sugar industry and the slave trade as a huge part of English power
and society. The actual passing of the slave trade was just a step
in the final abolition of slavery as we understand it in America
and the Caribbean. I suppose there are more important things in
American history, as people started addressing destroying slavery
rather than just the slave trade.

He’s definitely a very crucial figure in English history, but
you’re right—he’s barely known here at all.

This film could take steps to correct that, couldn’t

Yeah, if people warm to the film, then it will put him and what
he stood for on the map. It’s a good story. One of the other
interesting things is that he and his mate William Pitt, who worked
hand and hand with him, were incredibly young. Pitt was Prime
Minister at the age of 24, which is hard to imagine. Wilburforce
was in Parliament in his early 20s, too, so this was a real Camelot
story, a real Kennedy story. It’s the young men taking on the older
generation and stuffing it to them.

It’s interesting what you were saying about wanting to
deal with politics, but not in the modern age. Is that because the
stories are still in flux, or that it’s hard to find heroes in the
20th century forward?

Maybe every generation feels this way about politics, but there
does seem to be an astonishing negativity about it, I must say.
Politicians are simply viewed as liars and thieves. I have a
feeling that it’s moreso now. I don’t remember when I was growing
up in the ‘60s having that feeling about the Kennedys. I think
there have been moments when people felt positive about politics,
but maybe Watergate changed that. I don’t know.

Speaking of history, and history in the making, 49
Up seems to have reached a new height. Do you have a strong
feeling about this one?

It was the most emotional of all of them. It had a lot to do
with my relationship with them. Sometimes, it gets volatile, but
definitely we’re closer. I think the age gap between us, which is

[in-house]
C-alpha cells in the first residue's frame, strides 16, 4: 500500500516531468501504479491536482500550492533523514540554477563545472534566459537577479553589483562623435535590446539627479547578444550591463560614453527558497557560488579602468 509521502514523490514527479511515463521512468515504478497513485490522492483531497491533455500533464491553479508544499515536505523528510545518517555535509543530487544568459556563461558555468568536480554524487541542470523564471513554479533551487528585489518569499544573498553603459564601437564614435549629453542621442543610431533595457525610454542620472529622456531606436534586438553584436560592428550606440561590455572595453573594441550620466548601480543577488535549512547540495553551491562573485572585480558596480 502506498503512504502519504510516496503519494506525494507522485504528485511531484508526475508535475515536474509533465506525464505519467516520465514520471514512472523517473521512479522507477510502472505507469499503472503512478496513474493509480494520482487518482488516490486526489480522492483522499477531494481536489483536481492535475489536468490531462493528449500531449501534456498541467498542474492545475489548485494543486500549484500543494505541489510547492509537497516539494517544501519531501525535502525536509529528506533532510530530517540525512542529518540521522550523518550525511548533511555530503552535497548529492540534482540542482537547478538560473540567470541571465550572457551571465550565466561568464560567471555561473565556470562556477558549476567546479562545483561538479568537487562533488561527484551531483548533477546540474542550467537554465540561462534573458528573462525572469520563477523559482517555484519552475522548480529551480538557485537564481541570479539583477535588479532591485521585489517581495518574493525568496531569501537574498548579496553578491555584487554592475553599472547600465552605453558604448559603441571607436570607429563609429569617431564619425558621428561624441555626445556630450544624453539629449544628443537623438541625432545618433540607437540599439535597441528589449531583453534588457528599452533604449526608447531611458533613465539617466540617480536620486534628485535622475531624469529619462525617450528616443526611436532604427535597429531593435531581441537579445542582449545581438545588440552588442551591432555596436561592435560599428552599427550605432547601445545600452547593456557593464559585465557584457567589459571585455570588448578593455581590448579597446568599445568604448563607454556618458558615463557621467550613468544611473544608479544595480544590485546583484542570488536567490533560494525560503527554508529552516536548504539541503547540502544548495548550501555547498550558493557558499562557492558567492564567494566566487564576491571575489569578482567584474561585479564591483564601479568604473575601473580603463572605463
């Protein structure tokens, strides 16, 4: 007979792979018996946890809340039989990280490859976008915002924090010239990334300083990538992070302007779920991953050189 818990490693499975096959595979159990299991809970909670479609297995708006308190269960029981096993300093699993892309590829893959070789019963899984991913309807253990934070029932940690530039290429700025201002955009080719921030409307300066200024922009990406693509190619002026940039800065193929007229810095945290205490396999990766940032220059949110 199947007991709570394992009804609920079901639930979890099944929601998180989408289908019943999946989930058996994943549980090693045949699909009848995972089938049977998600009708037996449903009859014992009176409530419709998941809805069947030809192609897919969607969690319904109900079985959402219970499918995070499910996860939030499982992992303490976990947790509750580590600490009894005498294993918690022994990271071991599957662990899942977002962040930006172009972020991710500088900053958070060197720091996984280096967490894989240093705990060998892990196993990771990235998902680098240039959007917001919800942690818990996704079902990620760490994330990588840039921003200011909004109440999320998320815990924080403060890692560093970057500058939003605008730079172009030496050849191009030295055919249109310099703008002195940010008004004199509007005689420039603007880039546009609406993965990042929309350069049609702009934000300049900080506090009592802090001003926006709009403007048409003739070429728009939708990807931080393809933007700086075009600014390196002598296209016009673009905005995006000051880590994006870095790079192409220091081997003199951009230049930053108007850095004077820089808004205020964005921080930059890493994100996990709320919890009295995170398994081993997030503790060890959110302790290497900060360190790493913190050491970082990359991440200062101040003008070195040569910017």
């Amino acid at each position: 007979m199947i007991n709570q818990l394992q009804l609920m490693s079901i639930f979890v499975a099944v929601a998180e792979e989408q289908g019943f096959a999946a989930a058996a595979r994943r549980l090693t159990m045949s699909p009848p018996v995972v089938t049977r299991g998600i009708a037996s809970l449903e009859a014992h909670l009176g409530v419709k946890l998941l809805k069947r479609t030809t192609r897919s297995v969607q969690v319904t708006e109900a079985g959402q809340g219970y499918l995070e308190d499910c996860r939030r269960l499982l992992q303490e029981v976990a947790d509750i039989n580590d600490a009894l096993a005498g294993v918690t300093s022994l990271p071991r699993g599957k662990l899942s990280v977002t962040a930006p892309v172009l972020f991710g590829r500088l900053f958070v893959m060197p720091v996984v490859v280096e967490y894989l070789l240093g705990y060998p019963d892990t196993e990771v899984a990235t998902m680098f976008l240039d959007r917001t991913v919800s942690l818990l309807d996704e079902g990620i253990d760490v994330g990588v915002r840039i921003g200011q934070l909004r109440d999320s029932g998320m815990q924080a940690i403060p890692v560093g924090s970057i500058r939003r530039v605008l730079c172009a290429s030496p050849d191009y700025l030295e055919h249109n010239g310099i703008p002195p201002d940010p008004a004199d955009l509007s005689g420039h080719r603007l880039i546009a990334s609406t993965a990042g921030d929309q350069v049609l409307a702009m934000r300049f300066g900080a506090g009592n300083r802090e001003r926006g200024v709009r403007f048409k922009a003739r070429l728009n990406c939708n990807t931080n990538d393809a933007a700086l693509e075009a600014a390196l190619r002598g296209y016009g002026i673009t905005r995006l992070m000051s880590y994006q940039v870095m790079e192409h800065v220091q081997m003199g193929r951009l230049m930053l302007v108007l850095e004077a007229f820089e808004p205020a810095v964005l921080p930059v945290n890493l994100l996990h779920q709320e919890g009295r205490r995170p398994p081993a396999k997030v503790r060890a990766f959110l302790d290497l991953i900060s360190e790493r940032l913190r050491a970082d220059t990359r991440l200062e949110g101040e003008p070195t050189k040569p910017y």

fifteen years, gets smaller and smaller as we get older and older.
So I sense greater bonding, and greater intimacy. Maybe through
that, we get more emotional stuff out of it.

In a confrontational scene between yourself and Jackie,
she commented on your having the ultimate say, in the editing room.
This is true of all documentaries, but this one in particular: it’s
a massive and sensitive editing project, isn’t it?

Yes, colossal. I remember having long discussions, sometimes
violent and in public, with my friend Albert Maysles. He held the
position that there was something pure about the documentary genre,
rather than the fiction genre. I told him that was a complete load
of bollocks. Editing a documentary is someone’s judgment call,
unless you just point the camera at the Empire State Building for
eight hours and say ‘that’s it.’ You’re involved every step of the

I’ve always felt that, that it’s easier to manipulate people in
documentaries than in fiction sometimes. You’re going into a
documentary with a certain sense of trust in the audience, that
they’re going to see something real. It’s easy to abuse that

While you were talking about your career and rolling
with the punches, this series has provided a structured grid in
your life, hasn’t it?

Yes. It was also a colossal piece of luck for me. It happened by
accident. The whole series happened by chance. It was only going to
be one film, made in 1964. But it proved so popular and so resonant
that it was decided we’d go back and see how they’re doing seven
years hence. From then on, I think we all sensed that we were onto
something, something fresh and unusual. I fell into it, really. It
was a pure piece of luck.

I suppose my contribution to it has been to keep it going.
Although I haven’t lived in England for a long time, I manage to
get at it every seven years and keep it alive. But it was a
colossal piece of luck to at least fall into that.

Have there been moments when you wanted to get off the